“Better out than in” Ray would roar as the seat of his pants rippled to the accompaniment of a deep rumbling from within. It's strange, the things you most associate with certain times in your life. Ray was my first boss. I had left school at the first opportunity having never been adept at things academic, and on my first day of freedom I set off down the local High Street shop by shop, until I found someone willing to give me my first taste of the world of work.
So a few days later, dressed in a calf-length crisp white apron, I was ready to face the customers of the local branch of the Home and Colonial Stores, a pre-supermarket proper grocer's shop!
Ray was a portly chap who stood over six feet tall. His nose was a deep red and his flushed cheeks were patterned with purple veins. Being a manager, he wore a tie, the knot of which was hidden by several of his wobbling chins. He ran Branch 278 with military precision, aided by his devoted wife Gladys and a skinny teenager called Roger. Glad as she was called, was a short and almost spherical lady, who somehow got away with sporting a floral apron rather than the standard white issue. She had a permanent smile on her chubby face and spent every spare moment gazing adoringly at her husband. Roger was devoid of personality, but determined to go far and made no secret of the fact that he saw himself as Ray’s successor.
In those days tills didn’t add up for us. We stood behind a glass fronted counter over which ladies would recite their shopping lists, and as we assembled their items we kept a running total of the bill in our heads; those were the days before decimalisation when we had twelve pennies to the shilling and twenty shillings to the pound! Most of our regulars paid a couple of bob into their Christmas Club fund before settling up their bill, and a note of their payments were written in a book which only Ray had access to. Somehow, there was always quite a bit of money left in the book after Christmas which he shared amongst us. I never asked how it happened.
Ray was an excellent teacher and went to great trouble to illuminate the art of the grocer. In no time at all I was able to take a whole side of bacon, half a cured pig that is, and remove the bones before converting it into rashers, steaks and joints. I learned how to ‘cook off’ the gammons and carve the boiled ham off the bone as my customer looked on. Cheddar cheese was produced in half-hundredweight cylinders back then. I was taught how to prepare it by firstly removing its waxed cloth skin which often bulged balloon like with a pungent gas. I would stab it with a sharp knife then run for cover! Once it had settled down and the stink had subsided I would start to slice the monster into manageable portions using a length of wire with a wooden handle at each end. Sugar arrived in sacks and I had to scoop it into blue paper bags which I also did with dried fruit for cake making and the Home and Colonial's famous tea. Butter arrived in large yellow blocks which I had to cut up and pat into shape with wooden paddles. I had a bit of a flair for setting out the window display, and once each month I received a photograph from head office which gave me an idea how the finished presentation should look. I’d stack cans and jars and boxes, and adorn them with colourful cards which tempted our customers with offers they could hardly resist.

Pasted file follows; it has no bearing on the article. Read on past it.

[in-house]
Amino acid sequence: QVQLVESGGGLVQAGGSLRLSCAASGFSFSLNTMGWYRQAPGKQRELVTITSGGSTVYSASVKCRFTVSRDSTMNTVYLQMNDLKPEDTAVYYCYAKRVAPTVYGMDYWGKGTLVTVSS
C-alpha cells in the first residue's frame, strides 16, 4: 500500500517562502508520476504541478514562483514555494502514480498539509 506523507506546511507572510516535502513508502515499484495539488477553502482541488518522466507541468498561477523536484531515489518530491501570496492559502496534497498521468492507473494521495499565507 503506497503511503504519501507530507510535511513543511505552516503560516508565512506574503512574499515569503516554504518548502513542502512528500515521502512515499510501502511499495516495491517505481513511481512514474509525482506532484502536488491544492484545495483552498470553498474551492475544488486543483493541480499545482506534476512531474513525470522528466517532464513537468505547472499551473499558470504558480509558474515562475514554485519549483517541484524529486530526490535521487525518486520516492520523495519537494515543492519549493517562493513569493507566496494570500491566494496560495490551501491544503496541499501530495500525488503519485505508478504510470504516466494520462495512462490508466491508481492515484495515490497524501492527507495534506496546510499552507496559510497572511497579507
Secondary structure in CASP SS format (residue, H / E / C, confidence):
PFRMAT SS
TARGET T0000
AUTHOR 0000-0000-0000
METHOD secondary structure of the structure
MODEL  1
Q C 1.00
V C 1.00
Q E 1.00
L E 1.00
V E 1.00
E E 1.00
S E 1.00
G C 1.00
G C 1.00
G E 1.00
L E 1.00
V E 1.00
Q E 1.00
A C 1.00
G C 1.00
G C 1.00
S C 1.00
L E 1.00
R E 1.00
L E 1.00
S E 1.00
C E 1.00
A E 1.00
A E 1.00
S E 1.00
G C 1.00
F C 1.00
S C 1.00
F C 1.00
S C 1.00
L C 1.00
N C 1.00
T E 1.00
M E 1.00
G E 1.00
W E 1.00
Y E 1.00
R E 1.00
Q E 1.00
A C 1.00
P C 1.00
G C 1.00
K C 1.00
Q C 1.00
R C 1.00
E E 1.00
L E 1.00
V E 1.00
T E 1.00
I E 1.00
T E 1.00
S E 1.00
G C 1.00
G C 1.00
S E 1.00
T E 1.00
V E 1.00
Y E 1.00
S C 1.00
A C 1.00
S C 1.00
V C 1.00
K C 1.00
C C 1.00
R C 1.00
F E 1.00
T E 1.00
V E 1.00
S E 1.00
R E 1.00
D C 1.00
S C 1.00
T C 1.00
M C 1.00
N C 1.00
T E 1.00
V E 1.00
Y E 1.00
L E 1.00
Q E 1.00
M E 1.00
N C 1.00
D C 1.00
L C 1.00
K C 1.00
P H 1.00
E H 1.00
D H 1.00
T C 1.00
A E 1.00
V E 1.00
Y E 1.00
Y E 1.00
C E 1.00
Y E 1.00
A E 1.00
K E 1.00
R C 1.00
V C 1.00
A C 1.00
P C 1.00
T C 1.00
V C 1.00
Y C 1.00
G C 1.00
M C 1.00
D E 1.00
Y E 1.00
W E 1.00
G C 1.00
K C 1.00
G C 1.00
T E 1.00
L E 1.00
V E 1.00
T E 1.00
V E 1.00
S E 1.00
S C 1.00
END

Ray had a hobby. He went sea angling once a week in his little lop-sided motor boat off Eastbourne beach. I went with him a couple of times. He’d load up the craft with bottles of beer and doorstep sandwiches, and spend the day anchored to the seabed, bobbing about just off the seafront and occasionally hauling in a fish or two. These days were special to him; the sea was his sanctuary; a haven of tranquility away from the daily routine where he could doze off and it didn't matter. He always said that life was too short to work so hard.
One regular visitor to our shop was a sales representative or a ‘traveler’ as they were then known, from Spillers the now defunct flour millers and pet food manufacturers. I always envied him. Barry was his name. His suit was sharp, his shirt and tie immaculate and his shoes glossy black. He would swagger through the door, a brief case in one hand and a couple of free samples in the other. But best of all, he had a shiny company car which he parked in the street outside. It was a mint green Ford Anglia. I made up my mind that one day I would be a traveler too, and a couple of years later my dream came true; well almost! I'll tell you about that on another occasion.
But as I said at the beginning, it’s often the oddest things which first jump into your memory when thinking back to times gone by, and when my mind wanders back to the Home and Colonial Stores, I think not of bacon and cheese and tin cans, but of Ray’s flatulence! “I treated Glad to a Dutch oven last night” he often chuckled. It seems that just as Glad was falling asleep, he would pull the bedclothes over her head and let one go! She always took it in good stead, just shaking her head as he told us, and tut-tutting with a broad grin on her face. The shop has gone the way of all such grocers now; soon after I left, a supermarket rose from a green field nearby and that was that. I wonder where Ray and Glad are now? Happy times!